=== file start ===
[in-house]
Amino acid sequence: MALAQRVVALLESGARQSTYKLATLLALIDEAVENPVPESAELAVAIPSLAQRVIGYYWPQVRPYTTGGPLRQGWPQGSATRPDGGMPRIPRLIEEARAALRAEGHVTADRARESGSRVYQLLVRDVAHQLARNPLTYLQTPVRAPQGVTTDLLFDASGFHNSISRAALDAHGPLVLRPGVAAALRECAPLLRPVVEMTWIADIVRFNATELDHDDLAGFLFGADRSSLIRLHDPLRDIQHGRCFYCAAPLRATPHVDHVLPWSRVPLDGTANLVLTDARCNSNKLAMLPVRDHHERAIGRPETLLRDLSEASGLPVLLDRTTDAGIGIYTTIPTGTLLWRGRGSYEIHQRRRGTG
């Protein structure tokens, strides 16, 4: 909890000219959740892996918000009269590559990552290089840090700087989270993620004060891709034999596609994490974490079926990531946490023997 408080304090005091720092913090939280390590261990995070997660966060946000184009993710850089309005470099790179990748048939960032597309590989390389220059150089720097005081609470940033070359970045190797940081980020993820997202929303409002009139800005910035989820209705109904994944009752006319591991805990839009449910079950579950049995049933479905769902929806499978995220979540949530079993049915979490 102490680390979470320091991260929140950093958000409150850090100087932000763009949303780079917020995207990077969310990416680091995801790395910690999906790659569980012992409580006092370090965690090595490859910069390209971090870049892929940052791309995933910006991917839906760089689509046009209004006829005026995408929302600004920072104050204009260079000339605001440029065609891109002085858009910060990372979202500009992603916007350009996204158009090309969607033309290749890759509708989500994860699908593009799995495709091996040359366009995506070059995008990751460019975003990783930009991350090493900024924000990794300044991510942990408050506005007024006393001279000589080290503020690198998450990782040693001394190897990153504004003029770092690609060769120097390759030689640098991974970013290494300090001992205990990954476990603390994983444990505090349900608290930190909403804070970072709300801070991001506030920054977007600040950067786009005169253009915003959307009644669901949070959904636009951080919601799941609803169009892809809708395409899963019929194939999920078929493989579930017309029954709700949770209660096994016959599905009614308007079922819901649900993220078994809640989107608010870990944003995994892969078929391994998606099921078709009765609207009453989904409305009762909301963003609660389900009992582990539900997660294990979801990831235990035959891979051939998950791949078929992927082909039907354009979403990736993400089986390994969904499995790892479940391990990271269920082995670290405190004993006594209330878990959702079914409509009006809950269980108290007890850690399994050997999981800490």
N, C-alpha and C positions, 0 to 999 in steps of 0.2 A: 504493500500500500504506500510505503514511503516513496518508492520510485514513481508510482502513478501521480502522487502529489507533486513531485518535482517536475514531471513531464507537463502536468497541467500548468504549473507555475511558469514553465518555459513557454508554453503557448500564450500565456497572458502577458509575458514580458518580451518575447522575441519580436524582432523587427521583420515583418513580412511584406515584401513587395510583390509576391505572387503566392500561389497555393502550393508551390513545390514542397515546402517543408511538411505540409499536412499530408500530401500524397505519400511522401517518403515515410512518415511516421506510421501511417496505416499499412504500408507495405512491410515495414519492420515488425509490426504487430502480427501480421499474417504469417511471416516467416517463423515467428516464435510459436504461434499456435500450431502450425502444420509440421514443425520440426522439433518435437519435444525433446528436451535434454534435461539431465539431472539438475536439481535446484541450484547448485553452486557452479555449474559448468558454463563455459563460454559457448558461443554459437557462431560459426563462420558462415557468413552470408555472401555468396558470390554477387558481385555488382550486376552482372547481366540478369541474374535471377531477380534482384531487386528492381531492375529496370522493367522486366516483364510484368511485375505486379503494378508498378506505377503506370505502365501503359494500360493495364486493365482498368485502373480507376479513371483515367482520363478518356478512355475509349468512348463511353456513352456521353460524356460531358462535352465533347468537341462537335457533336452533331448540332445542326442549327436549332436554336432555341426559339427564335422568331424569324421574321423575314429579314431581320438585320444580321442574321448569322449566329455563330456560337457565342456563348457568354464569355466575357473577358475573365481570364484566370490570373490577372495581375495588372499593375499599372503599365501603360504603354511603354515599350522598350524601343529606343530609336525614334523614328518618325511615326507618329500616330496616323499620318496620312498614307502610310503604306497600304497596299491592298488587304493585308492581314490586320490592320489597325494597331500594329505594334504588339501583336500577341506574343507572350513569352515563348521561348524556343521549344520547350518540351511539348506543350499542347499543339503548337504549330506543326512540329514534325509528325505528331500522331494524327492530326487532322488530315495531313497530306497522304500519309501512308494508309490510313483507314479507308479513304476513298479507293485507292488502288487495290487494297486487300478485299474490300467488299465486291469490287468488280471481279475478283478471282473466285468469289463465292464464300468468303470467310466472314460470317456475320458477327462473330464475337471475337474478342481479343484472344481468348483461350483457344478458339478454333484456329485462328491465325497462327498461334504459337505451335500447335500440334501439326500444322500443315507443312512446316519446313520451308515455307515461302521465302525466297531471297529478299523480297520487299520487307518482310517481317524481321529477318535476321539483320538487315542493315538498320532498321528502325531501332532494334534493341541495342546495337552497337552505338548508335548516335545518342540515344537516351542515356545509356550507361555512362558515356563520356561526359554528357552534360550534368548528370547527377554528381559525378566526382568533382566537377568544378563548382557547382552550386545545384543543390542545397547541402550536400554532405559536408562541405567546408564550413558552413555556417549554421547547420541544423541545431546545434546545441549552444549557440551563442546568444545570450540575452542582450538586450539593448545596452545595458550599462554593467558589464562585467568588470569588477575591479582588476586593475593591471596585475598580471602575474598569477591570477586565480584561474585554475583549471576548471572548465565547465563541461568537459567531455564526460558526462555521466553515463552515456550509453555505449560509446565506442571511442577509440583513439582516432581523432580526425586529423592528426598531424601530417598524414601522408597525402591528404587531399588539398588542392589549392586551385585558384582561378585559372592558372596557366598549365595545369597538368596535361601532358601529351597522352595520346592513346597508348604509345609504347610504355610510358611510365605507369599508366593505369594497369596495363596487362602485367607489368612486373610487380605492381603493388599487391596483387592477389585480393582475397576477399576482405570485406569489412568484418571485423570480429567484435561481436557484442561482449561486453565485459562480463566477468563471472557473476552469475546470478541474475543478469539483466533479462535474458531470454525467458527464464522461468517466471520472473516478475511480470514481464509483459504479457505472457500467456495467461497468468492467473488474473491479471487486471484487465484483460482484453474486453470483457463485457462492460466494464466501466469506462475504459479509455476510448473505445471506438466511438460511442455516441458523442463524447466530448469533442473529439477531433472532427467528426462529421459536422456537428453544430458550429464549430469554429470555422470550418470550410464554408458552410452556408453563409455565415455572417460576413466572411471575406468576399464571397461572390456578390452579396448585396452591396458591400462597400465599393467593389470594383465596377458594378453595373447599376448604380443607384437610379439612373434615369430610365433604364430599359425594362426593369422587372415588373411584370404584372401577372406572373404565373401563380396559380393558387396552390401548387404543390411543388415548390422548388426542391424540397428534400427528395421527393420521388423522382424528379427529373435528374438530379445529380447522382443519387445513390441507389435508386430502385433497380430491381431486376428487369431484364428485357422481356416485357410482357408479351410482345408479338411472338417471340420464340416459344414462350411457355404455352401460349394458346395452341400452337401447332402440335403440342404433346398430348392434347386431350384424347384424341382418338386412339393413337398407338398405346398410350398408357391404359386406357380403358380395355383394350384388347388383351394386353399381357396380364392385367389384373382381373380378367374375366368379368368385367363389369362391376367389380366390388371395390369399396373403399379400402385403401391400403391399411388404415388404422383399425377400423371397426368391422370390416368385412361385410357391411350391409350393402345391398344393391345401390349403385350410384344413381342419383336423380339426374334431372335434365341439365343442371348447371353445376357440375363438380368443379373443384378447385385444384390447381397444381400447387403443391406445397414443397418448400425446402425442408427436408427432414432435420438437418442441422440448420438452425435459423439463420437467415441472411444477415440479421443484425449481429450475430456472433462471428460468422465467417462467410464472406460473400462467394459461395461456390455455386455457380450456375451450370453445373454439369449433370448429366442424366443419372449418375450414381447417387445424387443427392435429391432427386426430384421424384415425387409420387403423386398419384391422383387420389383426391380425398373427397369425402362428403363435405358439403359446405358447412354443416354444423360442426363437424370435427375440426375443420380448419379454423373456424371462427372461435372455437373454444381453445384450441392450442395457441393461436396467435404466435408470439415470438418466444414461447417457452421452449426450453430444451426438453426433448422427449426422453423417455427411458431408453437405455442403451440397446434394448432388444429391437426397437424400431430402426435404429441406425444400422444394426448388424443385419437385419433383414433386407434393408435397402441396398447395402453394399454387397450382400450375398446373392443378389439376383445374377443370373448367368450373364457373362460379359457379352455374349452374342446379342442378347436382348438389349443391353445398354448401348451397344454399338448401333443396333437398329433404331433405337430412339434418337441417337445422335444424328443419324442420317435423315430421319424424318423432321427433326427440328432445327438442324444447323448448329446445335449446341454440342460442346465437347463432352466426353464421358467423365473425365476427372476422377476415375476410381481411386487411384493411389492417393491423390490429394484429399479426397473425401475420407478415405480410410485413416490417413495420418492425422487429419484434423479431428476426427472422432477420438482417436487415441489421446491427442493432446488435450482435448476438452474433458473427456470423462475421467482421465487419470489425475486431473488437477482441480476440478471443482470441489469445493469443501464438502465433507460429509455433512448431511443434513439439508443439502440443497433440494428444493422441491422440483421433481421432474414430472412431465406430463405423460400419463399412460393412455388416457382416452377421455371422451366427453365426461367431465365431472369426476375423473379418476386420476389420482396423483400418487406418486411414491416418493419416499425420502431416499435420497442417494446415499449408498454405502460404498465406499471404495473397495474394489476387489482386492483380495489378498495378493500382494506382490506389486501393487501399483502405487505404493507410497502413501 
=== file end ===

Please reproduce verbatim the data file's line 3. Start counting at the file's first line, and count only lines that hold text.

């Protein structure tokens, strides 16, 4: 909890000219959740892996918000009269590559990552290089840090700087989270993620004060891709034999596609994490974490079926990531946490023997 408080304090005091720092913090939280390590261990995070997660966060946000184009993710850089309005470099790179990748048939960032597309590989390389220059150089720097005081609470940033070359970045190797940081980020993820997202929303409002009139800005910035989820209705109904994944009752006319591991805990839009449910079950579950049995049933479905769902929806499978995220979540949530079993049915979490 102490680390979470320091991260929140950093958000409150850090100087932000763009949303780079917020995207990077969310990416680091995801790395910690999906790659569980012992409580006092370090965690090595490859910069390209971090870049892929940052791309995933910006991917839906760089689509046009209004006829005026995408929302600004920072104050204009260079000339605001440029065609891109002085858009910060990372979202500009992603916007350009996204158009090309969607033309290749890759509708989500994860699908593009799995495709091996040359366009995506070059995008990751460019975003990783930009991350090493900024924000990794300044991510942990408050506005007024006393001279000589080290503020690198998450990782040693001394190897990153504004003029770092690609060769120097390759030689640098991974970013290494300090001992205990990954476990603390994983444990505090349900608290930190909403804070970072709300801070991001506030920054977007600040950067786009005169253009915003959307009644669901949070959904636009951080919601799941609803169009892809809708395409899963019929194939999920078929493989579930017309029954709700949770209660096994016959599905009614308007079922819901649900993220078994809640989107608010870990944003995994892969078929391994998606099921078709009765609207009453989904409305009762909301963003609660389900009992582990539900997660294990979801990831235990035959891979051939998950791949078929992927082909039907354009979403990736993400089986390994969904499995790892479940391990990271269920082995670290405190004993006594209330878990959702079914409509009006809950269980108290007890850690399994050997999981800490």